Cheyenne

Heading into the new fiscal year knowing tax income would decline significantly, Cheyenne Mayor Marian Orr asked her department heads to prepare a budget 20% below current levels.

The end result was a budget with percentage cuts ranging from the single digits in Public Safety to a cut of 19% in Orr’s office, she said.

“I’m feeling pretty optimistic,” she said. “We made cuts early in the budgeting process, so I don’t think we’ll have to do cuts, layoffs or furloughs in the future.”

Officials had initially believed sales tax income would decline by 25% in the coming year, but Orr said new information indicates the decline might be closer to 11%.

She added there has also been some good economic news for the city with increases in large consumer purchases such as cars and recreational vehicles.

However, Orr expressed concern about a reduction in the amount of money given the state’s cities by the Legislature, which she said has amounted to about $4 million on past years.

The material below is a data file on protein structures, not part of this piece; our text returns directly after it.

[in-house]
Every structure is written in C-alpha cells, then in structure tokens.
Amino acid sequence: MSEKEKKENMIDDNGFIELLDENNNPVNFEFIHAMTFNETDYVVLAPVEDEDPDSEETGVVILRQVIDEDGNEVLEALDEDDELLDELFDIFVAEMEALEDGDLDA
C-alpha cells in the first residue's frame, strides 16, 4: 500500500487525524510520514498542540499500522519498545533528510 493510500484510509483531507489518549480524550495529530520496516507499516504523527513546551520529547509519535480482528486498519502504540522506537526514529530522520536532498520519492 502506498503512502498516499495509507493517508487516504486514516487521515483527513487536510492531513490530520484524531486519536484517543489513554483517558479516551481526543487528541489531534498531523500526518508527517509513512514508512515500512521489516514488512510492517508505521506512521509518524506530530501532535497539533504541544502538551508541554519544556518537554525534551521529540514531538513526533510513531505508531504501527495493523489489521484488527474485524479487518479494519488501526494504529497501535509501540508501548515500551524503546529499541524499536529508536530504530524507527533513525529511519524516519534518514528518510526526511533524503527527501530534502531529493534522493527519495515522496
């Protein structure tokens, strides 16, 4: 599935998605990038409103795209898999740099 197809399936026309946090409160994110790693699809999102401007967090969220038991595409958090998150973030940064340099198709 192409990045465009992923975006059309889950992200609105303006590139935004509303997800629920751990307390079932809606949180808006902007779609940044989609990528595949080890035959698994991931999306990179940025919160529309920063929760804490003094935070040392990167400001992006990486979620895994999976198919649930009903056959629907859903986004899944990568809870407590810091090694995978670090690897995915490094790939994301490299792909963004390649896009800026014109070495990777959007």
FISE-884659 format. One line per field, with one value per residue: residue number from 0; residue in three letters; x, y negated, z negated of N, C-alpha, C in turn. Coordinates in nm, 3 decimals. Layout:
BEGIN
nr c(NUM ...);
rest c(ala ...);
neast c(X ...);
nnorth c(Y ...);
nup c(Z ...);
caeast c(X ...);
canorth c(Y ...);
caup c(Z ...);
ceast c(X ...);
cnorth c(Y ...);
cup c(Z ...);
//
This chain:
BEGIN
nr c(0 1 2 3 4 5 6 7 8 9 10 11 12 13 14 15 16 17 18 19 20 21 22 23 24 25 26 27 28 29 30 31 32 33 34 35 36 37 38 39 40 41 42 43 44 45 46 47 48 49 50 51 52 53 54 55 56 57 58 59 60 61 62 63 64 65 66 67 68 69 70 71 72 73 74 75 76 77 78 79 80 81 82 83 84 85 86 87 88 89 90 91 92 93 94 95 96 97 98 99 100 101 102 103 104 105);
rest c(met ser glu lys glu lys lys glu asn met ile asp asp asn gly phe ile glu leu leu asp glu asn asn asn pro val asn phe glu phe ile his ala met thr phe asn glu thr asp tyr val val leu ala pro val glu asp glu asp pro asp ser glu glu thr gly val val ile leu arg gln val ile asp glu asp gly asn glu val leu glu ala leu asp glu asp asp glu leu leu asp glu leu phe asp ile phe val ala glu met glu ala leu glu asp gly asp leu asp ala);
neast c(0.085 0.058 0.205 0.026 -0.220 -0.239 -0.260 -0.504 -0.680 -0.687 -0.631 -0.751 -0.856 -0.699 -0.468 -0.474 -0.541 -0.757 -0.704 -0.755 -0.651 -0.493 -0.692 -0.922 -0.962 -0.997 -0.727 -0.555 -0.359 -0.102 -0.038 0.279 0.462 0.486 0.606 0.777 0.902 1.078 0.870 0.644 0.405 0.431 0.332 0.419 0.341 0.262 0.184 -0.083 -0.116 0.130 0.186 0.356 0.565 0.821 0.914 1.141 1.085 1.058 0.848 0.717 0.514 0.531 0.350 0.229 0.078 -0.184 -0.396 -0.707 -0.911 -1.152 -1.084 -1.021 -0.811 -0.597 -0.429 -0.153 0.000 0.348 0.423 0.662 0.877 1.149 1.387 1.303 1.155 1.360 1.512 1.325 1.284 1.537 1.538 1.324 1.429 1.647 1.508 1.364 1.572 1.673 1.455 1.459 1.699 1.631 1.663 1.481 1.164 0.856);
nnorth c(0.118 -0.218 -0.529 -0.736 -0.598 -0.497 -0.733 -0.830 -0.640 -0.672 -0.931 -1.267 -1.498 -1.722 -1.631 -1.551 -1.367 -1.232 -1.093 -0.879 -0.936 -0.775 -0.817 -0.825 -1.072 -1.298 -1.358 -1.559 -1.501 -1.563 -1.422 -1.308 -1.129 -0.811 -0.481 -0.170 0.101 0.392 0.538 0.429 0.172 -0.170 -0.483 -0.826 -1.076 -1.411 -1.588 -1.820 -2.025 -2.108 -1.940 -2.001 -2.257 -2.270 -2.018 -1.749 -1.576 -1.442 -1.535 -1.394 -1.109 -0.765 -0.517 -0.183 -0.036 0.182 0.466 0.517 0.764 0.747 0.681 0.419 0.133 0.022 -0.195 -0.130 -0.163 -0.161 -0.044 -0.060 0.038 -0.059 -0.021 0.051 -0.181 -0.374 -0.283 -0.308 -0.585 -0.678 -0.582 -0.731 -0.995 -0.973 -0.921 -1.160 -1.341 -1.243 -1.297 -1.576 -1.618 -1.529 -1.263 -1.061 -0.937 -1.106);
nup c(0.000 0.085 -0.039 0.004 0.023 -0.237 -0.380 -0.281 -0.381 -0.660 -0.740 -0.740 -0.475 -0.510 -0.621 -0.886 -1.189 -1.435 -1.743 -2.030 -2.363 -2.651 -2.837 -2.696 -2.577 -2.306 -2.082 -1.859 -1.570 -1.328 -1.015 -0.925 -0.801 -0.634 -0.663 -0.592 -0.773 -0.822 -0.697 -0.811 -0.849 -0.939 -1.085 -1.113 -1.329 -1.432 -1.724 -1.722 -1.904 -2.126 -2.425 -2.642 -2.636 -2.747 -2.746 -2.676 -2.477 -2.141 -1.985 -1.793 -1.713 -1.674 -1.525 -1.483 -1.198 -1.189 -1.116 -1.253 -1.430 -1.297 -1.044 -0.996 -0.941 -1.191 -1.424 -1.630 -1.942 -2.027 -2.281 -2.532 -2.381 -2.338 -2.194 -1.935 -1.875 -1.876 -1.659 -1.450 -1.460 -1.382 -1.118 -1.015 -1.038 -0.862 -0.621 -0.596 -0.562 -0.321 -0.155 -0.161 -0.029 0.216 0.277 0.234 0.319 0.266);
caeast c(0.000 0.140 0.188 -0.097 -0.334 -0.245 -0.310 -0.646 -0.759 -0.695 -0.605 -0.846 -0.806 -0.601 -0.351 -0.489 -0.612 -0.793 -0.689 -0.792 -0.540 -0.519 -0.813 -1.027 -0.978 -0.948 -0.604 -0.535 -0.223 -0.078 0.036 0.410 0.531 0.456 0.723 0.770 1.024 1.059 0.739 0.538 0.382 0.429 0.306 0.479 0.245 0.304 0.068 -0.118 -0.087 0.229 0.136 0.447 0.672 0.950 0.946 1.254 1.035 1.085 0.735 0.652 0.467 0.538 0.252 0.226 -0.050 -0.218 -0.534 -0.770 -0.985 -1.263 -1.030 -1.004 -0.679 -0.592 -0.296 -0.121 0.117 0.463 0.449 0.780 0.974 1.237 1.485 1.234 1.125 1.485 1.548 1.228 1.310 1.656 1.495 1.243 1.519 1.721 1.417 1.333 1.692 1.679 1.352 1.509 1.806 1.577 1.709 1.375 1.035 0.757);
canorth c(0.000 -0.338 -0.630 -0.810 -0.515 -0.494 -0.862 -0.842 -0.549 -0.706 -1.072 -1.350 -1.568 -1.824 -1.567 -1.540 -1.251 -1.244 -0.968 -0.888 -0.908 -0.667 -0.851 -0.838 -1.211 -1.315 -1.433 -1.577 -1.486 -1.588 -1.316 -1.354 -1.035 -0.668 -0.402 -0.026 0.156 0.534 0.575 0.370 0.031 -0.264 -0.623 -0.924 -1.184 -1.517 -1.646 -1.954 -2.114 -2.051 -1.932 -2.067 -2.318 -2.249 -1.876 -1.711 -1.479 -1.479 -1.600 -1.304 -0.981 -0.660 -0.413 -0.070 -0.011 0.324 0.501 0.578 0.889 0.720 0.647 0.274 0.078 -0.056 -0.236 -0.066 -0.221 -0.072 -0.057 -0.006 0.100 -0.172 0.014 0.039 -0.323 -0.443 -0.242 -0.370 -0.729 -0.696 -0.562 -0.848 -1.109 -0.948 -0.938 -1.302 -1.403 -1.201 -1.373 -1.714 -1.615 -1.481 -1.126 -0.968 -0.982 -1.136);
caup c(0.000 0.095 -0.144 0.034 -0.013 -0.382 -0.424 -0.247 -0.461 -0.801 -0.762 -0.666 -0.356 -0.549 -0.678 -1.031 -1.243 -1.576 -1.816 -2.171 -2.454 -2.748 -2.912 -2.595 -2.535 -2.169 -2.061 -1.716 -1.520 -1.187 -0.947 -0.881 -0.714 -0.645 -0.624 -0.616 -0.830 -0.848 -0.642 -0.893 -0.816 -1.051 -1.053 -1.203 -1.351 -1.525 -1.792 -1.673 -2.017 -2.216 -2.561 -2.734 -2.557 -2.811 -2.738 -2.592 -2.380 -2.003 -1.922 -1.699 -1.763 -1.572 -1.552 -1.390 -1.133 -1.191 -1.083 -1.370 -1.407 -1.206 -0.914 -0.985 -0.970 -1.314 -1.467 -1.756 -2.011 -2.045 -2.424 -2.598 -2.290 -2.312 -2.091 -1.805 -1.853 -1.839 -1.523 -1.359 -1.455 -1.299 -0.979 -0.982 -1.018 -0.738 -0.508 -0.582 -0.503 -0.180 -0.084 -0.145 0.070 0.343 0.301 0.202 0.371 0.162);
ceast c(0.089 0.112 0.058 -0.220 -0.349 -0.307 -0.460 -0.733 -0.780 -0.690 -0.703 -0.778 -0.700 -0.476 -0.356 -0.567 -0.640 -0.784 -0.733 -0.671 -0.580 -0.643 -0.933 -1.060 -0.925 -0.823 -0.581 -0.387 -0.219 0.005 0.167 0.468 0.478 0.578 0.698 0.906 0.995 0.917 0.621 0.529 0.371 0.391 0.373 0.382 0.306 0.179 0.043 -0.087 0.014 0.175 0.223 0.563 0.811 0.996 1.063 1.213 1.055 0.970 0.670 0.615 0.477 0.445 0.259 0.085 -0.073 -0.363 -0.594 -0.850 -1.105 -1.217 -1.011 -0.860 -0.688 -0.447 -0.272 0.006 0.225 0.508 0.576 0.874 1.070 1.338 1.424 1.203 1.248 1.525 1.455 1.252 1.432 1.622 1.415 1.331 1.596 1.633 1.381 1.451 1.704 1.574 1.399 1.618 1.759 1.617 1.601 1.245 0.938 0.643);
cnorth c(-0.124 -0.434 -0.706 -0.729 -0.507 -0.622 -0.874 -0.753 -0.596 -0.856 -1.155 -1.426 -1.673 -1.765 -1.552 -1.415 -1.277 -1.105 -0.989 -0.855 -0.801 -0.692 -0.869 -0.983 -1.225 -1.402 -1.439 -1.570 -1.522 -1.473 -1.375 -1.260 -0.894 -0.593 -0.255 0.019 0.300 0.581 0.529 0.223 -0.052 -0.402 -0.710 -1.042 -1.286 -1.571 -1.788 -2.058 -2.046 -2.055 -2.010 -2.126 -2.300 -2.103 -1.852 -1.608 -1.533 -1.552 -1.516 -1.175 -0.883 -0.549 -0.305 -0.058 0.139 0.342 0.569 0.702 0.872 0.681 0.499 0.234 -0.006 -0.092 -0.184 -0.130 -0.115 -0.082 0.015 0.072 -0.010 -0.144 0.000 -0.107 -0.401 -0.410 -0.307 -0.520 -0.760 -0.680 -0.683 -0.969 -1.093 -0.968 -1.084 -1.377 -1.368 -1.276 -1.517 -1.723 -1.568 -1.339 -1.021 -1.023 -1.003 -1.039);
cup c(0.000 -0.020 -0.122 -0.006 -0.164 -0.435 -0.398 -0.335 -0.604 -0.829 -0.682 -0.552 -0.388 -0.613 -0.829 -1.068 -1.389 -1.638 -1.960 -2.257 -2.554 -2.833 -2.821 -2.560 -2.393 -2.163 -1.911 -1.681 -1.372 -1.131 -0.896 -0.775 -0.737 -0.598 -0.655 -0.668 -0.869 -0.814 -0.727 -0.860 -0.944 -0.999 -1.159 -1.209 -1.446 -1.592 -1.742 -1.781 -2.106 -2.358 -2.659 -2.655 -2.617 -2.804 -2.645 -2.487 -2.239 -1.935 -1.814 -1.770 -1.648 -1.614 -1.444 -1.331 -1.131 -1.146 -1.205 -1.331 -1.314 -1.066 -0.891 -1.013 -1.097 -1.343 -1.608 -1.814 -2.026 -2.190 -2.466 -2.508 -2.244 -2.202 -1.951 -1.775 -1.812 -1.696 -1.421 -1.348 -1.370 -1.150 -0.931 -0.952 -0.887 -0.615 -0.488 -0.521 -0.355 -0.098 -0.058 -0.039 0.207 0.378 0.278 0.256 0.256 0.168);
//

If the state does not provide those payments, the city may have to ask voters to approve a sales tax increase, she added.

“Because I don’t know where we’d find $4 million extra in our budget,” she said.

The city’s latest budget did take the cancellation of Cheyenne Frontier Days into account, Orr said.

“But it will be interesting to see overall how the spending patterns come,” she said. “Maybe we’ll see tourism in a different way in the city and county.”

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Wyoming’s Economic Health in April Worst in 15 Years

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By Jim Angell, Cowboy State Daily

Wyoming’s economic health in April was at its lowest level seen in 15 years, according to a state agency.

The state’s Economic Analysis Division, in its June report on the state’s economic indicators, reported that the state’s economic health in April was given a score of 95.2, the lowest score recorded since the measurement was first taken in January 2005.

A score of 100 indicates the state’s economic health is equal to conditions seen in January 2005. A higher score indicates improvement and a lower score indicates worsening conditions.

The EAD, a division of the state Department of Administration and Information, said the four economic indicators used to determine the state’s economic health all declined significantly in April from March, when the economic health index was set at 104.3. Unemployment was the biggest contributor to the decline, the report said.